February 21, 2019

GHB: how you can avoid the ‘drop zone'


GHB (gamma hydroxybutyrate) is a central nervous system depressant that slows down the messages travelling between the brain and the body. It usually comes as a colourless and odourless bitter or salty tasting liquid. It sometimes comes as a blue liquid and rarely in tablet or powder form.

GHB is manufactured illegally from a number of chemicals similar to GHB such as GBL (gamma butyrolactone) and 1,4-BD (1,4 butanediol), which is sometimes sold as GHB. These chemicals turn into GHB almost immediately when they enter the body.


Effects may become apparent after about 5-15 minutes and more strongly after 20-30 minutes with a peak of one hour. Effects last for 2-4 hours.

At low doses, GHB produces a high or euphoric feeling as inhibitions are depressed. As dosage increases depressants begin to affect the parts of the brain controlling the body’s automatic, unconscious processes such as heart beat and breathing.

Effects of an increased dose of GHB on the central nervous system may result in involuntary muscle contractions (seizure-like movements), confusion, amnesia, vomiting, irregular or depressed breathing and can result in profound coma.


GHB has been called an aphrodisiac; its effects can also cause short-term memory loss and can decrease the ability to consent to sex. Having sex with someone too ‘out of it’ to say yes or no is not OK and could be considered sexual assault.

Have condoms and lube handy if you are planning a big night using GHB.


· Using GHB at clubs and sex venues is risky, due to the possibility of overdose in a locked cubicle where help is not readily available and injury from falling onto hard surfaces such as stairs and shower floors.

·  In saunas or at home, avoid using spas or swimming pools. Overdosing on GHB can happen suddenly and if you are in deep enough water, the chance of the drowning is increased.

· If you see someone who looks like they are asleep and can’t be woken, is incoherent or can’t control their movements, let staff know immediately and call 000.


GHB is known for its steep dosage response. This means that a tiny increase in dose may cause a dramatic increase in effects.

There is no ‘quality control’ in the production of GHB or how it is distilled, so the concentration of the finished  product could be high or low or it might be GBL, 1,4-BD or another chemical. These factors combined with the ‘dosage response’ mean that an amount that works one time may result in an overdose the next time.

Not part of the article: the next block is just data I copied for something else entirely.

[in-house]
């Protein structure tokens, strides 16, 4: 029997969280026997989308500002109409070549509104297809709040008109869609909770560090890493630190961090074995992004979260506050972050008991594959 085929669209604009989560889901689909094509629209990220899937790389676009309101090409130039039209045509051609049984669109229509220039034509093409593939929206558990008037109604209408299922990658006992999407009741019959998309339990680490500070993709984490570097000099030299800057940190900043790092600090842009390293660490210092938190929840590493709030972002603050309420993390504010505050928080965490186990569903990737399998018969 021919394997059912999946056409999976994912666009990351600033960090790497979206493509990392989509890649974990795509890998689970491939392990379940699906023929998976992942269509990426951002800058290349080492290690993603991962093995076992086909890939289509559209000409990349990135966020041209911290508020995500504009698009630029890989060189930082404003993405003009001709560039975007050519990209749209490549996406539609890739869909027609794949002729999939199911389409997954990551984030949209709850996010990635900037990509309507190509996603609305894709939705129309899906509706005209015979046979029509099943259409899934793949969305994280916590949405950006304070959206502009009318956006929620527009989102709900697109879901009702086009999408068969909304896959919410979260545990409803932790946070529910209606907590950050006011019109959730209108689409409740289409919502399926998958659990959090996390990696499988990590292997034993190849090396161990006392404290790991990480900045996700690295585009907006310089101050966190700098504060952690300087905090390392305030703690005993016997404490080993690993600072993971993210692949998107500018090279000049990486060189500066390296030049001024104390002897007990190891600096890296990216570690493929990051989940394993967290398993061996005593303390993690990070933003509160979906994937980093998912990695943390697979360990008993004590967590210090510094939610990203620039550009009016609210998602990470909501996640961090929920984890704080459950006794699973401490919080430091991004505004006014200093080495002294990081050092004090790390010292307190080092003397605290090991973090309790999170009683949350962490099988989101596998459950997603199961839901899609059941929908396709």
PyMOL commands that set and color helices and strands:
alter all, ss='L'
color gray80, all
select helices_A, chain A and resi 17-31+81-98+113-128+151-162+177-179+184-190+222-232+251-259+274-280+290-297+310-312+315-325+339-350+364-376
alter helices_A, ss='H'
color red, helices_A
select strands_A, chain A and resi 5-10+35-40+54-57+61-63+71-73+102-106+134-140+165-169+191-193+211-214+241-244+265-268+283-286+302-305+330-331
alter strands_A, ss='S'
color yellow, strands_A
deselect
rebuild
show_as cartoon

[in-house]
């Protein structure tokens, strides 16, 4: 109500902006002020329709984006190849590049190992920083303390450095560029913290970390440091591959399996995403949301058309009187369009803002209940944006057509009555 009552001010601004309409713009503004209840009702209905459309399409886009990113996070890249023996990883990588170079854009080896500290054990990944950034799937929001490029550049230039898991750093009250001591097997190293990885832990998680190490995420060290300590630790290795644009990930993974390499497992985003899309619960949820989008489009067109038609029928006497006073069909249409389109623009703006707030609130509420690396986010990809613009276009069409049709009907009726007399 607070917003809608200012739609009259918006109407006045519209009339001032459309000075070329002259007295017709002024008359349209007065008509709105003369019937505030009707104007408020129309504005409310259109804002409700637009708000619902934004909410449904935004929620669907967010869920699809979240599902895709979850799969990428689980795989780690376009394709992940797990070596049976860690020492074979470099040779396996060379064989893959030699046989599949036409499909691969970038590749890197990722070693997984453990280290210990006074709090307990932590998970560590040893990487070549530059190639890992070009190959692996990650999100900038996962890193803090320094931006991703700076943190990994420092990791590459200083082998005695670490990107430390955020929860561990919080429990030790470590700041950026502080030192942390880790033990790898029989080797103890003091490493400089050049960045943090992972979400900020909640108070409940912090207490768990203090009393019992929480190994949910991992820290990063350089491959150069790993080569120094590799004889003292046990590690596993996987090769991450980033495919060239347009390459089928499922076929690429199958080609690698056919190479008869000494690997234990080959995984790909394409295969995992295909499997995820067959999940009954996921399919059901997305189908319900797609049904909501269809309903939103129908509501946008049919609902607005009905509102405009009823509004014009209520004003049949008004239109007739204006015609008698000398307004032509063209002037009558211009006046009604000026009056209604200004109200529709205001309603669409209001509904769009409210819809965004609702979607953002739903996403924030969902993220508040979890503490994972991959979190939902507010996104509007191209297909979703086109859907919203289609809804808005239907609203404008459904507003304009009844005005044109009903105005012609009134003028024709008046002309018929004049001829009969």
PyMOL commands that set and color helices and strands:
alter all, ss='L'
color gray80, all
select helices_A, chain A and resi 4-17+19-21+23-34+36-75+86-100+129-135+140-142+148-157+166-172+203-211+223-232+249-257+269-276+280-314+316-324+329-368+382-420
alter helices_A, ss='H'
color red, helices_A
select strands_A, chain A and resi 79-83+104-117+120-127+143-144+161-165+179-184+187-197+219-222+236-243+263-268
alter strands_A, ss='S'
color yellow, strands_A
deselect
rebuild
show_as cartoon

Another overdose risk occurs when people take another dose too soon, so try to take your time and wait 1.5 – 2 hours for your first dose to take effect (setting an alarm on your phone may help with this).

After a long session of partying the effect of GHB (and alcohol) can build up in your body and overdoses can happen so make sure that your second, third, fourth etc. doses are reduced.

Long term use of GHB can lead to tolerance and dependence meaning that larger amounts of GHB are needed to get the same effect and great care is needed to avoid overdosing. Keep in mind that if you use GHB regularly at higher doses that the same size dose might be enough to cause an overdose in someone who doesn’t use GHB regularly.


· Mixing GHB with other depressants such as alcohol, painkillers, tranquilisers, antihistamines and opiates increases both the depressive effects and the risk of an overdose being fatal.

· Wait long enough to feel any effects before taking more.

· Avoid using alone, with your partner at home or other situations where help might not be available.

· Keep in mind a “G nap” is not just a nap – you can have too little oxygen to your brain during the time you are ‘sleeping’ and risk permanent brain damage.


A GHB/GBL overdose can be fatal. If someone is showing signs of overdose; inability to be woken from sleep, incoherence, profuse sweating, vomiting, breathing irregularly, inability to stand, seizures and unconsciousness – DON’T HESITATE! CALL 000 IMMEDIATELY!


· Get (medical) help immediately if you or someone else experience any overdose symptoms.

· If you are in a club or at a dance party, attract the attention of medical or security staff, or ACON Rovers.

·  If you have notified someone or are waiting for an ambulance, lay the person on their left side (recovery position) so if they vomit, they won’t choke. Make sure their air passage is clear and their chin is not pressed up against their chest.

Regular use of GHB can lead to dependence and withdrawal and it is important to talk to a health professional if you are planning to stop using. If you or someone you know is experiencing any problems and issues using GHB or any other drugs you can get help and support:



Ph : 02 9206 2000

Free-call : 1800 063 060

e : acon@acon.org.au



ADIS (Alcohol and other Drugs Information Service)

Sydney : 02 9361 8000

Country NSW : 1800 422 599





Or check out : our GHB/GBL resources section

To download this information as a pamphlet,  click here or to download a poster about the signs of GHB overdose click here .